As the country slowly reopens after its response to the COVID-19 pandemic, many smaller financial institutions may be feeling the overwhelming effects of new rules in place to continue to slow the spread of the coronavirus. Likely, many institutions have seen a soft shutdown of normal services involving physical locations due to the obvious danger of maintaining normal activities within their branches and service centers. To add to the strain on daily operations, many have surely encountered staffing issues, Personal Protective Equipment (PPE) supply shortages, and the overwhelming onslaught of member questions regarding stimulus payments, small business loans and the like. The coronavirus has affected both member’s health as well as staff; there is no shortage of related situations causing a strain on our communities, and with reopening comes the unknown.
Specific to financial crimes compliance, there have been reports of malicious scams involving various payment networks, as well as social engineering exploits imposed on the general public. The overall theme of many of these fraudulent activities is to play on the emotions of those that are experiencing extreme insecurity and are looking everywhere for assistance, in an attempt to assist them with some sort of prepayment arrangement, or some other expedited access to funds that involve government stimulus payments or unemployment insurance (UI) claims. This is in addition to the workforce shortages that many compliance departments are enduring, forcing many to multitask or put on pause many of the functions for which they were responsible for, in order to assist with various daily operational tasks deemed necessary to business continuity plans.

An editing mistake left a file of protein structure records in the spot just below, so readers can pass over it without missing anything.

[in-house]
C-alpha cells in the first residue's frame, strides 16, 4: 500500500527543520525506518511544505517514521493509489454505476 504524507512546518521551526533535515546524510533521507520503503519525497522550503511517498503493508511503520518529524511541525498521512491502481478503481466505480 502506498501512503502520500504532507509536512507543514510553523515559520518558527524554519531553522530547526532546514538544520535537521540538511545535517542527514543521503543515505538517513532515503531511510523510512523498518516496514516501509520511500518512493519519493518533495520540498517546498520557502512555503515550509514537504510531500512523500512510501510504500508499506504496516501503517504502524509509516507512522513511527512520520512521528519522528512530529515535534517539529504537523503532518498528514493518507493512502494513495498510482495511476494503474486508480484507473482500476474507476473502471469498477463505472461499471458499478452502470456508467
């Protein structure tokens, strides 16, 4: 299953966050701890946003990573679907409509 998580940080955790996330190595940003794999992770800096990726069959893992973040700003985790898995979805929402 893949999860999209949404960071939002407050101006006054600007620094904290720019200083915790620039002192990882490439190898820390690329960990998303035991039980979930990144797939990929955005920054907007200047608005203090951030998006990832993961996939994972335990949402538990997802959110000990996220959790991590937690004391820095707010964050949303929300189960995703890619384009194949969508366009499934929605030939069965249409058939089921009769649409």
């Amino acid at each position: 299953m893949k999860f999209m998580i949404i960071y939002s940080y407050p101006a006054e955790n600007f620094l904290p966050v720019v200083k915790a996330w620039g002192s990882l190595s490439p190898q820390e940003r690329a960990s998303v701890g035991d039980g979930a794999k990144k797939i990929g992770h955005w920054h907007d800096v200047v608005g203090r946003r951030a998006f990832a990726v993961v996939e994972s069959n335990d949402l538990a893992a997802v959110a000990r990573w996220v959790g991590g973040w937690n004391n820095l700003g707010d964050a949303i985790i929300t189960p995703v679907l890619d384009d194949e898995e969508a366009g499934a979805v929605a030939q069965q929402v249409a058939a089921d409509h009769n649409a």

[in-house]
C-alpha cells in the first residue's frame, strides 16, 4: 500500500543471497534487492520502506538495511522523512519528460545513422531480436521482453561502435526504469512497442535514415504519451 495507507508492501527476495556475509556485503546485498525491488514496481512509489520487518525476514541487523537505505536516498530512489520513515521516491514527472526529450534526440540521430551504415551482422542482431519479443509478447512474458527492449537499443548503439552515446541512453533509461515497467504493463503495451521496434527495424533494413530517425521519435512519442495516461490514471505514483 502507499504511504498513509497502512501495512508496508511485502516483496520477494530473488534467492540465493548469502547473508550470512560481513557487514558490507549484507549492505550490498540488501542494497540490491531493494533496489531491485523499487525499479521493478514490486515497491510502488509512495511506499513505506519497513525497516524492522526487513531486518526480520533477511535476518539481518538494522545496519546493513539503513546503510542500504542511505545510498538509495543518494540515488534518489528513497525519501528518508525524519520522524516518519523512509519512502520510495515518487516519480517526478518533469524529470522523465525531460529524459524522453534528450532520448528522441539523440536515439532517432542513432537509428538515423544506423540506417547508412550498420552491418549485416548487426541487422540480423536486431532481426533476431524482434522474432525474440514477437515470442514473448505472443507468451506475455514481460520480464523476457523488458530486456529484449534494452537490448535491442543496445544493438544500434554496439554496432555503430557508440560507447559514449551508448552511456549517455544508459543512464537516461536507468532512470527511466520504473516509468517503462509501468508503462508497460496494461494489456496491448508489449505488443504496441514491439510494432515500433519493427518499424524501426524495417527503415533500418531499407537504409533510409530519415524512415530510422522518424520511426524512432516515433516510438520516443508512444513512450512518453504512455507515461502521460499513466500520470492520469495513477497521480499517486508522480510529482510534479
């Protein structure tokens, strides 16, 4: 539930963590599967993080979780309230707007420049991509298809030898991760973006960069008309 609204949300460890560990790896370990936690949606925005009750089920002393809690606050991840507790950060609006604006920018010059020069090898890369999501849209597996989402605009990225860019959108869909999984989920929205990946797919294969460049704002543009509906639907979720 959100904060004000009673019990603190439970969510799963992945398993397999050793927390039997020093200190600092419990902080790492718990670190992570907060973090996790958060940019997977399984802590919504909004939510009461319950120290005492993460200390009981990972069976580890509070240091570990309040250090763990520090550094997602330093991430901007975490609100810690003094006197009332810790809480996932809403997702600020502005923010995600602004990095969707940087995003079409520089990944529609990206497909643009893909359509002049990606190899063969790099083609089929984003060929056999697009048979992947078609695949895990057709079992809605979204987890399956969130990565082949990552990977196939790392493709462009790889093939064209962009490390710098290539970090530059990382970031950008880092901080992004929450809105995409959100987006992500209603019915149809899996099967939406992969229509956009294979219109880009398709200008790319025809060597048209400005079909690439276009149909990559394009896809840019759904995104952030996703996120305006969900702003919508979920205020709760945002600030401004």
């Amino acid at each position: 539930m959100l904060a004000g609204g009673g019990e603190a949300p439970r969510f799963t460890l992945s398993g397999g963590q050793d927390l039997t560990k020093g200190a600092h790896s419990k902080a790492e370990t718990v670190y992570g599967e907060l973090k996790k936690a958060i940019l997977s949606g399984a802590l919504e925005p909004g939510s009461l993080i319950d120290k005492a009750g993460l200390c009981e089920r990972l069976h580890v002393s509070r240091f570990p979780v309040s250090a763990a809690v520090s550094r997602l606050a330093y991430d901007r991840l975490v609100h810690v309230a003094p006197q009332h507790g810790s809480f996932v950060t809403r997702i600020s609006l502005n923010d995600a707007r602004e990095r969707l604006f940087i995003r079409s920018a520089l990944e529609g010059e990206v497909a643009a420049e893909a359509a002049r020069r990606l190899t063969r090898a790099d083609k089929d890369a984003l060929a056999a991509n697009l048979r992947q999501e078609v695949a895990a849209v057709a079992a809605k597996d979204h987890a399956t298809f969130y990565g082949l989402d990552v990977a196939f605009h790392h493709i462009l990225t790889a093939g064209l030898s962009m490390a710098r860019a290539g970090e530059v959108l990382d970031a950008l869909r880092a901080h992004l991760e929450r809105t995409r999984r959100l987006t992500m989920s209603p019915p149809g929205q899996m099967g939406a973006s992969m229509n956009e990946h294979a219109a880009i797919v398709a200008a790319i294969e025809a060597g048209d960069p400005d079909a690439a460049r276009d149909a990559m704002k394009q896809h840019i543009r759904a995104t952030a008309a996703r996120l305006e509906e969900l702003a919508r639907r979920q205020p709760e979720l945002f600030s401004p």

Now, with what some are calling “The Great Reopening,” your financial institution can be sure to see an uptick in activities that were previously put on pause: cash transactions, business banking, negotiable instrument purchases, and other activities which usually require face-to-face interactions with members and customers. Its no doubt that criminal enterprise has been struck equally as hard, and the natural expectation is that the pause in activity due to closure will also cause an uptick in conventional suspicious activities. When one puts it all together, balancing the monitoring of new and established criminal typologies, as well as the daily to-do’s, can be daunting task.
So, how does a compliance professional balance everything given the situation at hand? First, its important to give yourself and your department some grace. Try using this approach to acknowledge that everyone is working hard to get things done and reported in a timely manner and are also balancing everything in their own lives on top of the work that must be done. Adding to this, do not make drastic and blanket changes to the workload, such as auto-closing your red-flag alerts, Currency Transaction Report (CTR) monitoring, or other methods of monitoring using manual and automated systems. Continue to work through your queues and report with as much effectiveness as possible. It may seem obvious to most, but I reiterate the point because when under the stress of balancing all these things, the concept of skipping over work may not be too far off.
Considering a risk-based approach to balancing financial crimes compliance operations can be helpful in protecting your members and customers from crime. Taking a measured effort at distributing the scarce resources and temporarily focusing effort on immediate issues is one way to use a risk-based approach, while acknowledging that the need to catch up and get things done will ultimately come. Every financial institution is dealing with their form of balancing the needs versus the availability of resources, and bank regulators are acknowledging the sudden influx of changes affecting financial institutions, as seen in the following link: https://www.federalreserve.gov/covid-19-supervisory-regulatory-faqs.htm. One final word: look to your regulator as a partner in this ever-changing situation and reach out to your representative if you have questions on addressing issues affecting your financial institution. Communication between the financial institution and your regulatory agency is a key to success.